Tuesday, November 07, 2006

One More Reason to Vote Republican

If the Democrats win control of the House today, the next Chairman of the House Intelligence could well be Representative Alcee Hastings of Florida. As most of you know, Mr. Hastings is a former federal judge who was impeached and removed from the bench for his participation in a bribery scheme. His conviction was later overturned (on a technicality), and he won election to Congress in 1992.

In an article published earlier this year, Jacob Laskin of Front Page magazine did an excellent job of recounting Hastings' corrupt past, and the ethical issues that plague him to this day. Not only does Hastings have one of the poorest attendance records in House, he ranks #2 on the list of Congressmen who have taken taxpayer-funded trips, mostly to foreign locales. As the Miami Herald reported, when the House voted on important legislation to punish thieves of confidential phone records, Hastings was in Moscow, for a meeting with the leader of the Russian parliament. Many of his junkets are endorsed by the Organization for Security and Cooperation in Europe (OSCE), which retains Hastings as an electoral observer in emerging democracies, a position that supports his love of travel.

But Mr. Hastings ethical problems don't end there. Opponents have charged him with attempting to settle private debts with tax dollars, through the hiring of his former attorney for his Congressional staff. Patricia Williams, who carries the title of "special assistant" (and earns a salary of more than $90,000 a year) represented Hastings as legal counsel in his 1983 bribery trial and 1989 impeachment hearings. Hastings reportedly owes Ms. Williams over $500,000 in attorney's fees; she joined his staff after being disbarred in 1992, for misuse of clients' funds. Mr. Hasting's "conduct" in other areas has prompted recent inquiries by the House Ethics Committee, the Federal Election Commission, and the Florida Election Commission.

Despite his questionable conduct, Hastings "serves" on several key House committees that deal with intelligence and homeland security. However, his record in these areas in equally dismal. As Jacob Laskin reported:

Hastings contribution to the state of intelligence, however, has amounted to little more than partisan provocation and relentless opposition to vital counterterrorism legislation. Beyond denouncing the war in Iraq as unjustified and irresponsibly accusing the Bush administration of “pre-meditated fabrication of intelligence, Hastings has cast votes against the Patriot Act and the program of warrantless domestic surveillance of American citizens with suspected terrorism ties. Concerning the latter, Hastings has claimed that President Bush unilaterally authorized a secret domestic spying program, illegally ignoring the Foreign Intelligence Surveillance Act and the general public's civil rights. That none of the charges is accurate--the Bush administration had consulted with Democratic legislators before enacting the program, which does not in fact violate the FISA act and has since been approved by a supervisory court established by that law--has not deterred Hastings from making them the core of his attacks on the administration. Politicizing security issues has also made Hastings a darling of the ACLU, which honored him with a special dinner last May for his votes against the Patriot Act.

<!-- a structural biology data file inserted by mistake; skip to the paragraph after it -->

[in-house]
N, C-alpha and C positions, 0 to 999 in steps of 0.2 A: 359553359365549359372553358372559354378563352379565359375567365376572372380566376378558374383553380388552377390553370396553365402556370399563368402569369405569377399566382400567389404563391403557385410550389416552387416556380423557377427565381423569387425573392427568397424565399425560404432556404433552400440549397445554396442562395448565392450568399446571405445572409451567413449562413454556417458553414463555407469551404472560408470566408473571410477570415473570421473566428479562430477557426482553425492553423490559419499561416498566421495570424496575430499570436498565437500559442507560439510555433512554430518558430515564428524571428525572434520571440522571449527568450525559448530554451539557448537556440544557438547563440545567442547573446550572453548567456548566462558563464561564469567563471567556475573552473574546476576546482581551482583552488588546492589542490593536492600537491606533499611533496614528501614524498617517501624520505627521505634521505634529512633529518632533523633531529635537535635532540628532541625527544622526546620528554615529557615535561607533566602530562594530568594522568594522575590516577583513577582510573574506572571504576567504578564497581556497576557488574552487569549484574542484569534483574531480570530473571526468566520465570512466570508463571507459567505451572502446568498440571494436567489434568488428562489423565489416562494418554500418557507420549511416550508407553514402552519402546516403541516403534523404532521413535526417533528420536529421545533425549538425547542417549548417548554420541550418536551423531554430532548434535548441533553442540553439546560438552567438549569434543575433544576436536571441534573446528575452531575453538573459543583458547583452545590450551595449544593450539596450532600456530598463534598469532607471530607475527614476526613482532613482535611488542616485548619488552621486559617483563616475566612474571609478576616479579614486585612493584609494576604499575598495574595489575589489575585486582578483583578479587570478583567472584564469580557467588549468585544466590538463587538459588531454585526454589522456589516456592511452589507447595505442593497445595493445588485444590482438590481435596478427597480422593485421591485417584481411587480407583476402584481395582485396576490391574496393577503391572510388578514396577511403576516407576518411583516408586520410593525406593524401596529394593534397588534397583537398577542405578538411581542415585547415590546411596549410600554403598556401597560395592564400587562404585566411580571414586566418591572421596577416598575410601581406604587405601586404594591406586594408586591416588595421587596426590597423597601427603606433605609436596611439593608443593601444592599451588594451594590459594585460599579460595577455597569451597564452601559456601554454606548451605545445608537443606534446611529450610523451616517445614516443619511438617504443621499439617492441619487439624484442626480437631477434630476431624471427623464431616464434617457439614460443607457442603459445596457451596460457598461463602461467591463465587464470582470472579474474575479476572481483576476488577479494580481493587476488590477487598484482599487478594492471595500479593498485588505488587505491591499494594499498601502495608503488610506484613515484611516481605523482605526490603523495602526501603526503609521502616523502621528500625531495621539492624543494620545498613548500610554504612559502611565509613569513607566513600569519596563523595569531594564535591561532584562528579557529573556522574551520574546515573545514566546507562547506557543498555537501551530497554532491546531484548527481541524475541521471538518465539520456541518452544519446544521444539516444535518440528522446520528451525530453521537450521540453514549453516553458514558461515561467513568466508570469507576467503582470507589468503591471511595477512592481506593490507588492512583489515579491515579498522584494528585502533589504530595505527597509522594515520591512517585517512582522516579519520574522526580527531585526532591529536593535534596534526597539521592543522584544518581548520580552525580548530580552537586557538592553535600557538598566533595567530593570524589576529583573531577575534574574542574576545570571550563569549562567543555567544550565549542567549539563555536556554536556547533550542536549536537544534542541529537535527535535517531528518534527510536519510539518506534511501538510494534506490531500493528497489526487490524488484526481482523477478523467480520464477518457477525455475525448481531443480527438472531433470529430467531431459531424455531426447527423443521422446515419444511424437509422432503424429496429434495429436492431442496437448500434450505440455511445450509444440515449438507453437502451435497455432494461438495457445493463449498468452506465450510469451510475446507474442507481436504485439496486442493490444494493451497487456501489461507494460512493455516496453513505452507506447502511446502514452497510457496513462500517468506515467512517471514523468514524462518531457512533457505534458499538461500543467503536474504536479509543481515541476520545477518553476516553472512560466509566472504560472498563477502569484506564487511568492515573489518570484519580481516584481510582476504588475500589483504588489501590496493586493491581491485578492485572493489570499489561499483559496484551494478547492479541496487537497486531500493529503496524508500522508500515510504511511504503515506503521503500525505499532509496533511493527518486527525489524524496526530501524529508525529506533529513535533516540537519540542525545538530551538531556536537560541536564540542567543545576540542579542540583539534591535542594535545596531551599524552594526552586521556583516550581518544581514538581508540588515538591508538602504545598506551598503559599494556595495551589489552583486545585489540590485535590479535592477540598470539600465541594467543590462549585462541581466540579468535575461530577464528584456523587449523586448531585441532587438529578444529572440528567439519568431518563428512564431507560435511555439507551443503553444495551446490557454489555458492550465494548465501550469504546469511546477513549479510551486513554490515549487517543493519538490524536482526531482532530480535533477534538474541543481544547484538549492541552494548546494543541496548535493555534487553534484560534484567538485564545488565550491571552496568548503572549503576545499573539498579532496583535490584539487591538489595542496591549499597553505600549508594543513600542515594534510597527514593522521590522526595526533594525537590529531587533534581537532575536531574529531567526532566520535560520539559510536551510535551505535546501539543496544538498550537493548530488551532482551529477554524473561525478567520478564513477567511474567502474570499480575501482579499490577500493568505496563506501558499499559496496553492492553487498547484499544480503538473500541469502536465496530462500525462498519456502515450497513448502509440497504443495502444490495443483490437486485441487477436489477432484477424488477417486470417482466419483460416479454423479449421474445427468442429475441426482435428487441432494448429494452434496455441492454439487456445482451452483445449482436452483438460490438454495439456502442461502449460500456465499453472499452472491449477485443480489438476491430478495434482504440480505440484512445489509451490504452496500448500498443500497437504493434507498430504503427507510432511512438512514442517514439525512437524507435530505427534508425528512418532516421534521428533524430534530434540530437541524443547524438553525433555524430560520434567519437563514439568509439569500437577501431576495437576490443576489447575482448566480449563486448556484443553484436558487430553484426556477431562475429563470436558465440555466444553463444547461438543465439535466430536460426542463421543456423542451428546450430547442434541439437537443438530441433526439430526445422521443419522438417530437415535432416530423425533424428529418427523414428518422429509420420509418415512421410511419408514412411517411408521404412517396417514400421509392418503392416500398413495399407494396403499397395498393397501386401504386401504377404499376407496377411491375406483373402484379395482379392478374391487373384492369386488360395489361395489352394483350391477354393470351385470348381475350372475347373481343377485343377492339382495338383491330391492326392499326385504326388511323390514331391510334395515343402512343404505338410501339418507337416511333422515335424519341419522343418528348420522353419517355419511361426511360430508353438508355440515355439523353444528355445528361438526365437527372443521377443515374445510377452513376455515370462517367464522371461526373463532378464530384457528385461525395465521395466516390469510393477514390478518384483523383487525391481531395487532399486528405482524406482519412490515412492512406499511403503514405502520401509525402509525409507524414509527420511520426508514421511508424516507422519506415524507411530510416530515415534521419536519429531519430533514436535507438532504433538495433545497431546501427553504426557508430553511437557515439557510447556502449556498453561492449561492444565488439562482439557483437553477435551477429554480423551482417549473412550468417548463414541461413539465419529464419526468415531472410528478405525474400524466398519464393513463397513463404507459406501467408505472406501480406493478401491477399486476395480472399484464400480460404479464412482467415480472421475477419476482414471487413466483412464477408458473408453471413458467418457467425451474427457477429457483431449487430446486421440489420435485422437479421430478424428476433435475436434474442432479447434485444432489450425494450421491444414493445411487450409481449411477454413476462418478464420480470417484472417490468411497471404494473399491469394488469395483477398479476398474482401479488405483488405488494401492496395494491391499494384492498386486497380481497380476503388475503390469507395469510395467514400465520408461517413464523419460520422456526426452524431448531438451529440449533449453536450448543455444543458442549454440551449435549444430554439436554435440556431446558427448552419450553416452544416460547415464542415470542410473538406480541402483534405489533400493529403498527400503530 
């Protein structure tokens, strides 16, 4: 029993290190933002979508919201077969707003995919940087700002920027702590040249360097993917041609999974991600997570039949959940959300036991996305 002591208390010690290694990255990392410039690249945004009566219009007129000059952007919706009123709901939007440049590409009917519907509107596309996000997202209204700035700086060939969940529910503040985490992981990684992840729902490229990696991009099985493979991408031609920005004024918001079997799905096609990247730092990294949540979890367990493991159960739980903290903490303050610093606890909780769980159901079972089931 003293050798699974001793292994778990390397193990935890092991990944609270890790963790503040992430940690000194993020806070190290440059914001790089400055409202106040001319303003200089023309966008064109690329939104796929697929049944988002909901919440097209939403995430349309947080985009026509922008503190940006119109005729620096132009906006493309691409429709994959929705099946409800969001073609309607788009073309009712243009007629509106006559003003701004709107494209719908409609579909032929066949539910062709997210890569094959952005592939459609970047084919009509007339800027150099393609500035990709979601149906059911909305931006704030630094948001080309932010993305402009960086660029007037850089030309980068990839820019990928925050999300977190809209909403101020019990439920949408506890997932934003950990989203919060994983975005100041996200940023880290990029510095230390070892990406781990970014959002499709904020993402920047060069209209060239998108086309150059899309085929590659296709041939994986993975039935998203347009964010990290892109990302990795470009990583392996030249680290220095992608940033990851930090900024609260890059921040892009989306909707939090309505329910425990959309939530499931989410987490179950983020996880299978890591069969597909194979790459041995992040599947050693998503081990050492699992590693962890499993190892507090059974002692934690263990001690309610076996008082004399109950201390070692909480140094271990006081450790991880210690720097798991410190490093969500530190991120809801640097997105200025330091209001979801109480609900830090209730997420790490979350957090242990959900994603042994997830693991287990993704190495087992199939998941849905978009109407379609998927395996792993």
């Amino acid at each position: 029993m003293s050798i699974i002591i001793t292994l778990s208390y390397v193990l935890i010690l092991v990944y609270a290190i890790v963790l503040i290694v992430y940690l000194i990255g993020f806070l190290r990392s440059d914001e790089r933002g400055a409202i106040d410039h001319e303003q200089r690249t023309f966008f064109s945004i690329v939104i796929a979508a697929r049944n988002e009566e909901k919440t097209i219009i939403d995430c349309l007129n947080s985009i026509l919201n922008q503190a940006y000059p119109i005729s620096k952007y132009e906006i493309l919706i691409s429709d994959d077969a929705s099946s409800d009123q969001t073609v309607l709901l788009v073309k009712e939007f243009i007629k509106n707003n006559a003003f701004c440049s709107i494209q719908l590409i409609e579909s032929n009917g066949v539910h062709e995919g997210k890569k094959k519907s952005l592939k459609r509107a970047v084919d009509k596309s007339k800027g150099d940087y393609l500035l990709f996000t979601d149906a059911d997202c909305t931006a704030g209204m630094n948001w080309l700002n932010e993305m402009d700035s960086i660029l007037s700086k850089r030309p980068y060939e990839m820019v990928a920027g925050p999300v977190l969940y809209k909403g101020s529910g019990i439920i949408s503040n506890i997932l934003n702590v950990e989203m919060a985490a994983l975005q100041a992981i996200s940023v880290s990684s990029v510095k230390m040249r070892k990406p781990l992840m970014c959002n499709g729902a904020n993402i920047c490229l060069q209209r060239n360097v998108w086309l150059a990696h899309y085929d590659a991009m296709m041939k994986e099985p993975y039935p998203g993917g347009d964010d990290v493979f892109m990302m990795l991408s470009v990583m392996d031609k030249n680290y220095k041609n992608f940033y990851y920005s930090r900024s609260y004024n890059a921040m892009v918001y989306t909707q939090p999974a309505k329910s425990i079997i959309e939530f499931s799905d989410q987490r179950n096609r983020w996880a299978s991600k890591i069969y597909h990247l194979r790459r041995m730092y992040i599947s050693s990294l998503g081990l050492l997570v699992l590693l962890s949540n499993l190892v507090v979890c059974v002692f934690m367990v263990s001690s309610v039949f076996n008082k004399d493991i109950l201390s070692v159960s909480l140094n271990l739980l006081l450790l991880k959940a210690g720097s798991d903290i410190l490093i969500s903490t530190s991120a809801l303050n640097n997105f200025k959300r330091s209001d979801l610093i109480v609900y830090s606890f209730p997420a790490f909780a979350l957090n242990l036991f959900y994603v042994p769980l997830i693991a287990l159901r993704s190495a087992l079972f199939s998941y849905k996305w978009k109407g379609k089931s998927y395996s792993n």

And this is the man who may chair the House Intelligence Committee, if Nancy Pelosi becomes the next speaker. The thought of this man as a steward of the intelligence community is simply unthinkable, yet it may happen if the Democrats gain control of the House, and Ms. Pelosi carries out her threatened putsch against Jane Harman, the more moderate Democrat who is line for the chairmanship. From Pelosi's perspective, Ms. Harman's "sinned" by supporting the War on Terror, and refusing to "leak" the NSA surveillance program.

More recent reports have suggested that Pelosi has patched up her relationship with Ms. Harman, and might allow her to chair the intel committee. But, as Mr. Luskin reminds us, Pelosi still owes a favor to members of the House Black Caucus, which objected when she passed over one of its members for a vacancy on the intel committee. To stay in good graces with the caucus, Ms. Pelosi might be forced to appoint Hastings as the next chairman of the intel committee.

If you don't want Alcee Hastings to control the nation's intelligence budget, get to the polls today, and do the right thing. Having a corrupt, impeached former federal judge as a member of the House is bad enough. Giving him potential control of the intel committee is simply unacceptable.

2 comments:

Mike H. said...

Hastings has it. And the cry about the conservatives was a culture of corruption?

Are you taking bets on the skiddadle from Iraq?

The Americans have spoken.

Spook86 said...

Mike--as I suggest in my newest post, I believe Bush will use the Baker Commission recommendations as cover for a quick exit from Iraq. If I had to guess, I'd say the last boots leave Iraqi soil by mid-2008--at the latest. And the consequences will be dire, both for the region and our own national security.